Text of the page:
From high earnings to emergency landings, we asked airline pilots to reveal the secrets of flying.
“There’s no point denying that the autopilot does most of the work,” Sam Bray, a Monarch pilot, told Telegraph Travel earlier this year. “On a regular flight the autopilot does around 90 per cent of the flying.”
Pilots usually handle the landing, but many modern aircraft and airports even possess an “Autoland” system, which is sometimes deployed in thick fog.
“Pilots do not even have to see the runway before we touch down at airports such as Heathrow where the facilities are advanced,” said Steve Allright, a BA captain.
If you’re imagining £140,000/€165k a year, that is.
The British Airline Pilots’ Association (BALPA) has said that, while a typical starting salary is around £36,000/€42,300, that has the potential to rise to a whopping £140,000/€165,000.
Given that aspiring aviators must cough up around £80,000/€94,000 (Aer Lingus says "approximately €100,000") to attend flying school, and that they’re responsible for the lives of hundreds of people every day, we think that’s fair.
“Normally, all full-time workers and their immediate family are entitled to complimentary, space-available transportation throughout their carrier’s network, with upgrades to first or business class if empty seats permit,” says Patrick Smith, a US pilot and author of Cockpit Confidential.
“In addition, reciprocal agreements between carriers allow employees of one airline, plus their eligible family members, to fly on another subject to what are called ‘ZED fares’. It’s a fantastic deal. If I want to fly from Bangkok (above) to Seoul on Korean Air or Thai Airways, it’ll cost around $70. New York to Amsterdam on KLM, about $100.”
Well, not all of them, and not the whole flight. But there is a large contingency of commercial airline pilots to be found on the photo sharing website, such as Santiago Borja, who took this dazzling shot in the summer:
Is it legal? That depends on when the photo is taken.
Both UK and US regulators say pilots should refrain from all non-essential activities during critical phases of flight, normally below 10,000 feet.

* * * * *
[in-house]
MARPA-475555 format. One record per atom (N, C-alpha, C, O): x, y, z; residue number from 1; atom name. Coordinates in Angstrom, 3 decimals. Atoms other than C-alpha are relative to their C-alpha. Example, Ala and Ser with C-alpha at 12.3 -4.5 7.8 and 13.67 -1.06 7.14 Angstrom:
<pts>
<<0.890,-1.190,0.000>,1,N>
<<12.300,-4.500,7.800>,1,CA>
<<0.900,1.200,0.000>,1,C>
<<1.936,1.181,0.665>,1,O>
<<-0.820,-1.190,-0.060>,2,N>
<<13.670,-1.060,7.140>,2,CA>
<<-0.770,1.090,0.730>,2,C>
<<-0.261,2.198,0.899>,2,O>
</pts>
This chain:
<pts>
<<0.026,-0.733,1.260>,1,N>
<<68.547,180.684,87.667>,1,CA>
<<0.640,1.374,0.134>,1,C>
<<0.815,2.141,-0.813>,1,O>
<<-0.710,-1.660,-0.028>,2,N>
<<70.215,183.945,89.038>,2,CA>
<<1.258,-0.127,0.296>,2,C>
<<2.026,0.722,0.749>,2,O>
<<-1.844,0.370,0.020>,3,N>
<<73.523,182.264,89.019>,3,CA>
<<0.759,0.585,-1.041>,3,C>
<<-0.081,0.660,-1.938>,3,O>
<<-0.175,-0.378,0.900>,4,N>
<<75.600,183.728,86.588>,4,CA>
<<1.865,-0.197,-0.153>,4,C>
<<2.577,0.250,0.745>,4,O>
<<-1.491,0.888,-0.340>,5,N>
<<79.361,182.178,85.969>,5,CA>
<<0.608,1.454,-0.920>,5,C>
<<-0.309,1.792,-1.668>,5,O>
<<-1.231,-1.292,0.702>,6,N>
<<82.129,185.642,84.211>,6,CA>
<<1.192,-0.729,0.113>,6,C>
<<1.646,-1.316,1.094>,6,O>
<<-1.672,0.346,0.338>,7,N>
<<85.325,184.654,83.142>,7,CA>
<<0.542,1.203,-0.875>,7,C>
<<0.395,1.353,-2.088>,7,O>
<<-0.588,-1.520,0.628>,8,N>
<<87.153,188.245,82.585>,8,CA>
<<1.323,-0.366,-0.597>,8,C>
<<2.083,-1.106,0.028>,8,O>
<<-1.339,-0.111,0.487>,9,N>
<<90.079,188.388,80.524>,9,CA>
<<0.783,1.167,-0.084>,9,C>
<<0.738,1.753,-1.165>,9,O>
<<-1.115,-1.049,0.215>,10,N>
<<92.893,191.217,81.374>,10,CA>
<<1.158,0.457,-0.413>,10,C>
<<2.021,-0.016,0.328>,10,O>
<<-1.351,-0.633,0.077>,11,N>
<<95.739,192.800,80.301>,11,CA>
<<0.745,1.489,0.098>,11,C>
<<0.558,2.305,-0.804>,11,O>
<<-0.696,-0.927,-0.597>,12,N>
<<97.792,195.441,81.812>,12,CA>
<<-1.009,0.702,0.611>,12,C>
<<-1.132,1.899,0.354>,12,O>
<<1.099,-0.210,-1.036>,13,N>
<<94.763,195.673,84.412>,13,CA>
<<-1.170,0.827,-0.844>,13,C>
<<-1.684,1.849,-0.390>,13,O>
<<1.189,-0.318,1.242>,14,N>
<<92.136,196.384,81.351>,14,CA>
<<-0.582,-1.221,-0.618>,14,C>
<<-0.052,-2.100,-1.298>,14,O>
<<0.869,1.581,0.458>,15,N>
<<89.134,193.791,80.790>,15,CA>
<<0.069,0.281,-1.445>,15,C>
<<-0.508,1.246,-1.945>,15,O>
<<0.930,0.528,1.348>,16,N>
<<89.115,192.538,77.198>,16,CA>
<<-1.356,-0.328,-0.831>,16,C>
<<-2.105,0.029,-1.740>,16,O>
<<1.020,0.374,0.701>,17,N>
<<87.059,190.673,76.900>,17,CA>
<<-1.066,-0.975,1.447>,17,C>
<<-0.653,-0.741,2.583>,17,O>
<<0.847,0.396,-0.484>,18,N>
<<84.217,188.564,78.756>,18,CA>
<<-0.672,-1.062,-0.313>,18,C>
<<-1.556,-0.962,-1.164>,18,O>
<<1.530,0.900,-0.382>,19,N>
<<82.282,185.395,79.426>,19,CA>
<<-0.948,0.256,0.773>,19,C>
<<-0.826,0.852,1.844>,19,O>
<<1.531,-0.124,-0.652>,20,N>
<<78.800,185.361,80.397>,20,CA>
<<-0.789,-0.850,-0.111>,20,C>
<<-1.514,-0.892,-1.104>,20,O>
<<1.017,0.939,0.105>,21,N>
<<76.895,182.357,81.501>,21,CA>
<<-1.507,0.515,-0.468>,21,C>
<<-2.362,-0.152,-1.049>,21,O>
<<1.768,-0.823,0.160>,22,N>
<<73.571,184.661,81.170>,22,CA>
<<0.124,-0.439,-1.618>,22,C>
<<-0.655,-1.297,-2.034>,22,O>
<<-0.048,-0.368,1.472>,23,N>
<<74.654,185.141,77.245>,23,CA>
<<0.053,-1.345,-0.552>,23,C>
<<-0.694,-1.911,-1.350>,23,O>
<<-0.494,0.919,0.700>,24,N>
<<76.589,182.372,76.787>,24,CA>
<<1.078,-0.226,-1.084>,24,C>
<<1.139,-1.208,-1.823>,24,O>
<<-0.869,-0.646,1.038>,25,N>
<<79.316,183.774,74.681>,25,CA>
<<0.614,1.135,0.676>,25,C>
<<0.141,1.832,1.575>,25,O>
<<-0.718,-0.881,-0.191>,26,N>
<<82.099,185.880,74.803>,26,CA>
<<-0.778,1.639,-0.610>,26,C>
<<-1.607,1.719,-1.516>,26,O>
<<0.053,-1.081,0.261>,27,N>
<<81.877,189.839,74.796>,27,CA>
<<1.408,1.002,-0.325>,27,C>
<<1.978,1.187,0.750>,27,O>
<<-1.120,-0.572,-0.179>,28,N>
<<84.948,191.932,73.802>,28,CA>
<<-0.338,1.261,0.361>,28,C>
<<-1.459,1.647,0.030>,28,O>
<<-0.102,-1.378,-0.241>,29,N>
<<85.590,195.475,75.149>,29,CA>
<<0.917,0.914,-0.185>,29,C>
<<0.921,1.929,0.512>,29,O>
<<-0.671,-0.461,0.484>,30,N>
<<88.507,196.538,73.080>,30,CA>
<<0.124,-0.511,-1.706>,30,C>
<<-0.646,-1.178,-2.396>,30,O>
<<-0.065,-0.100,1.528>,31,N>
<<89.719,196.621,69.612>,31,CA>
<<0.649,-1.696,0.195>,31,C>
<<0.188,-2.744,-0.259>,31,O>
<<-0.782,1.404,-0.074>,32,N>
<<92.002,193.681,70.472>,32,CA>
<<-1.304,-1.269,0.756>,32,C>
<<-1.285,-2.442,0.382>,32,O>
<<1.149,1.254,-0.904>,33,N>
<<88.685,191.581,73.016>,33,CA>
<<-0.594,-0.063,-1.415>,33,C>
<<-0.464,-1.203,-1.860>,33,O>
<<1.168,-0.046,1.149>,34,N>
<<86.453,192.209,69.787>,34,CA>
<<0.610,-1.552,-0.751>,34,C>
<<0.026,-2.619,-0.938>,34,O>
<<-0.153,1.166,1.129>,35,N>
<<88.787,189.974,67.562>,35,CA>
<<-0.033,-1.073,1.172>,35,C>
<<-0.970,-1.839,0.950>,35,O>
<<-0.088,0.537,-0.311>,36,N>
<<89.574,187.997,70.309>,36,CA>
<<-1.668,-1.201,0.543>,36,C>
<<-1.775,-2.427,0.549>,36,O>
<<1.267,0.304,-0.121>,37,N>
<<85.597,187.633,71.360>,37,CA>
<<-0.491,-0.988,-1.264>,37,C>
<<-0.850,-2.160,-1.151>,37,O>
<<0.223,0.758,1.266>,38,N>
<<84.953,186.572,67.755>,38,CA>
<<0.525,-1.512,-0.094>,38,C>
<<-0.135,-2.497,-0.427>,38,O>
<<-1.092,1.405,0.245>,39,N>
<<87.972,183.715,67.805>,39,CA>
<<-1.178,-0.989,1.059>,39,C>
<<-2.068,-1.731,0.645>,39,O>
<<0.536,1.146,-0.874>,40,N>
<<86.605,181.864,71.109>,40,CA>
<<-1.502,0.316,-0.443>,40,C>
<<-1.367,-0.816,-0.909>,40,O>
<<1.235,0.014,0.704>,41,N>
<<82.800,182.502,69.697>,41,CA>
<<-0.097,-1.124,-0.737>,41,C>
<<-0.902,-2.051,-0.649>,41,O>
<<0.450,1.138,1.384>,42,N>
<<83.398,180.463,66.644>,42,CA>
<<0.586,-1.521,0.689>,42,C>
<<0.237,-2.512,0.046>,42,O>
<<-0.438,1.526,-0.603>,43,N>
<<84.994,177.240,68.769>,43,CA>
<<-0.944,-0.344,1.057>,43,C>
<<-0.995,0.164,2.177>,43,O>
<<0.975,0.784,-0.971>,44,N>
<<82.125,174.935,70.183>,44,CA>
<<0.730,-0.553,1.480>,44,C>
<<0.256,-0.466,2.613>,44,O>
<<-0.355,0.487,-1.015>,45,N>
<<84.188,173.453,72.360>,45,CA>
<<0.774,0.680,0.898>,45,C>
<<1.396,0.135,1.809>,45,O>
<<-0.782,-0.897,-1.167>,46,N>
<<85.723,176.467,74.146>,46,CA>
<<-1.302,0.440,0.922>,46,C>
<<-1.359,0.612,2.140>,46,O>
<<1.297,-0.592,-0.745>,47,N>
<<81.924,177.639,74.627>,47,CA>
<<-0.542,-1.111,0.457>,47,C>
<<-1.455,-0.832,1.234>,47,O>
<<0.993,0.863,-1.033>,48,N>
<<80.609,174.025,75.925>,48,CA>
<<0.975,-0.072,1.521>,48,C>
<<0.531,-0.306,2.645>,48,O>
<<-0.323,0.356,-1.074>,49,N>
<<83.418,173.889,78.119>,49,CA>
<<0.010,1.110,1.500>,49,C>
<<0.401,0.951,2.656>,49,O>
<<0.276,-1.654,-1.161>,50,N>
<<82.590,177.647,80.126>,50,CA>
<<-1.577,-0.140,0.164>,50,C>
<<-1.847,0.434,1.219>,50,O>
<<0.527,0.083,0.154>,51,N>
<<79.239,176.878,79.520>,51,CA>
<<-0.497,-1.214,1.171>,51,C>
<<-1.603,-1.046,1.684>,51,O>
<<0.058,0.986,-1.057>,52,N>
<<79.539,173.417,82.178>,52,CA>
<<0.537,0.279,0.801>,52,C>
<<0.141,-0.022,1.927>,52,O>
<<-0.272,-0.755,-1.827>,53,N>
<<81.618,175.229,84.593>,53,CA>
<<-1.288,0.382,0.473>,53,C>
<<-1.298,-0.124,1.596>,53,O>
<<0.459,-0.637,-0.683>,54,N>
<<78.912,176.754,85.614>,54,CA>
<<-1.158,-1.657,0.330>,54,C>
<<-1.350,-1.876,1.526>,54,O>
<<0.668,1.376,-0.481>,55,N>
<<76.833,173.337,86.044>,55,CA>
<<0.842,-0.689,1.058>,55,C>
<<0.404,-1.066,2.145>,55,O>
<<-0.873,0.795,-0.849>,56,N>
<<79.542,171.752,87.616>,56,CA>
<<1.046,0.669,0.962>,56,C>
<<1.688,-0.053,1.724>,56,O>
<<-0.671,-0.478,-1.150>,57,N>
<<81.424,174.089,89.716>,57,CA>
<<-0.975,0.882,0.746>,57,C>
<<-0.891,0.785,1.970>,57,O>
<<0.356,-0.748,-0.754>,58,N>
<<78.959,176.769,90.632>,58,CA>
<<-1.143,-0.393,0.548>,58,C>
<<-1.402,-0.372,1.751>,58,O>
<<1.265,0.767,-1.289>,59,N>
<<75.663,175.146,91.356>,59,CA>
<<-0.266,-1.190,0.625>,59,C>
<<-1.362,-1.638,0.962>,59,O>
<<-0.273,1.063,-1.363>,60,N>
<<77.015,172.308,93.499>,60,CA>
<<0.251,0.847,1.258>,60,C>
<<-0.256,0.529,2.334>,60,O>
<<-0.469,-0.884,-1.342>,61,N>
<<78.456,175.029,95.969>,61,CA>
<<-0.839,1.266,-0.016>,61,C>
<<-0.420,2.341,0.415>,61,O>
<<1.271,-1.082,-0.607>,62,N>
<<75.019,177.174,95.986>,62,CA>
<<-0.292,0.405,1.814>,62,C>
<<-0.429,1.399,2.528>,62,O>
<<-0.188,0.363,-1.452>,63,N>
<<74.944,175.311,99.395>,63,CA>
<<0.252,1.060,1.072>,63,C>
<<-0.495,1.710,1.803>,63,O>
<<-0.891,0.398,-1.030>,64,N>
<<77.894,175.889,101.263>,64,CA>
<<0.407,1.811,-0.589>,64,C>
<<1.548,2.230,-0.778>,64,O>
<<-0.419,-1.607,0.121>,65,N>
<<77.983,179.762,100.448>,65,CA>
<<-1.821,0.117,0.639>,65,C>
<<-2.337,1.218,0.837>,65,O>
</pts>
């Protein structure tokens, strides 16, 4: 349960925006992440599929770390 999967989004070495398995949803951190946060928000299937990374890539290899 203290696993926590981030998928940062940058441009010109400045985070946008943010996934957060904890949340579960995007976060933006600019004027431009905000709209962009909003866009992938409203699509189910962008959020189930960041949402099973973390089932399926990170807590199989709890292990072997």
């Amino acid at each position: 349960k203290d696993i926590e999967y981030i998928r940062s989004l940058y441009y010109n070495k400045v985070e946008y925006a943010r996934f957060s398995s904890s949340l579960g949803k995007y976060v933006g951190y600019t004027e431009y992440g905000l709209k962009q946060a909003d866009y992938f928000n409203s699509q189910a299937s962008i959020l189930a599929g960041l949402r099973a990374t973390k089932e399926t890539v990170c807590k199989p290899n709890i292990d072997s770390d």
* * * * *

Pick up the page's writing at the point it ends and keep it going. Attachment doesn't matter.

We’re still told to turn off our phones, or put them in “flight mode”, during take-off and landing. The general assumption is that their signal interferes with navigation instruments, and could even cause a crash.
No chance, said BA’s Steve Allright, in our Q&A for nervous fliers.
Patrick Smith adds: “Aircraft electronics are designed with interference in mind. To date there are no proven cases of a phone adversely affecting the outcome of a flight.
“At least half of all phones, whether inadvertently or out of laziness, are left on during flights. If mobiles were that great a concern, the policy would be more actively enforced.”
After the European Aviation Safety Agency (EASA) proposed changes to pilots' working hours, passengers were treated to the revelation that nearly half of pilots have fallen asleep in the cockpit, according to research by the BALPA.
“The truth is, we’re exhausted,” an anonymous pilot told Reader’s Digest in 2013. “Our work rules allow us to be on duty 16 hours without a break.
"That’s many more hours than a truck driver. And unlike a truck driver, who can pull over at the next rest stop, we can’t pull over at the next cloud.”
Telegraph Travel recently quizzed a clutch of pilots about their favourite airports to touch down at earlier this month.
Naples, Madeira, Innsbruck and Gibraltar cropped up frequently, and they all have one thing in common: they are among the trickiest in Europe, with pilots often needing special training before they’re allowed to tackle them.
"We tell passengers what they need to know,” Jim Tilmon, a retired American Airlines pilot, told Reader’s Digest in 2013. “We don’t tell them things that are going to scare the pants off them. So you’ll never hear me say, ‘Ladies and gentlemen, we just had an engine failure,’ even if that’s true.”
Patrick Smith adds: “Being blunt about every little problem invites unnecessary worry, not to mention embellishment. But with even an outside chance of an evacuation in mind, you have to be kept in the loop.”
While pilots do their best not to cause panic, they occasionally fail.
In 2014 a pilot told fliers that a technical problem could have led them to "a quick, watery grave". And readers have heard their fair share of thoughtless announcements, including the following:
“Ladies and gentlemen we shall be making an unscheduled landing and steep approach to Tampere airport, the plane is on fire, thank you”.
“Ladies and gentlemen, we were just struck by lightning.”
“Good afternoon. You will have noticed that it's a bit hairy in the skies and the wind is against us. We require a steep take off out of here and it will be tricky but hold on to your seats, it's Friday night and I've got a wedding reception to go to. Over and out.”
Rather than being the rarity you might presume, figures released last month revealed that Heathrow Airport alone experiences around one emergency landing a week. Fifty-one occurred in 2013, 40 in 2012, 54 in 2011, 66 in 2010, and 55 in 2009 - a total of 266 in five years.
According to Patrick Smith: "Planes are hit by lightning more frequently than you might expect - an individual jetliner is struck about once every two or three years on average - and are designed accordingly.
"The energy does not travel through the cabin electrocuting the passengers; it is discharged overboard through the plane's aluminium skin, which is an excellent electrical conductor.
"Once in a while there's exterior damage - a superficial entry or exit wound - or minor injury to the plane's electrical systems, but a strike typically leaves little or no evidence."
God bless the Faraday cage.
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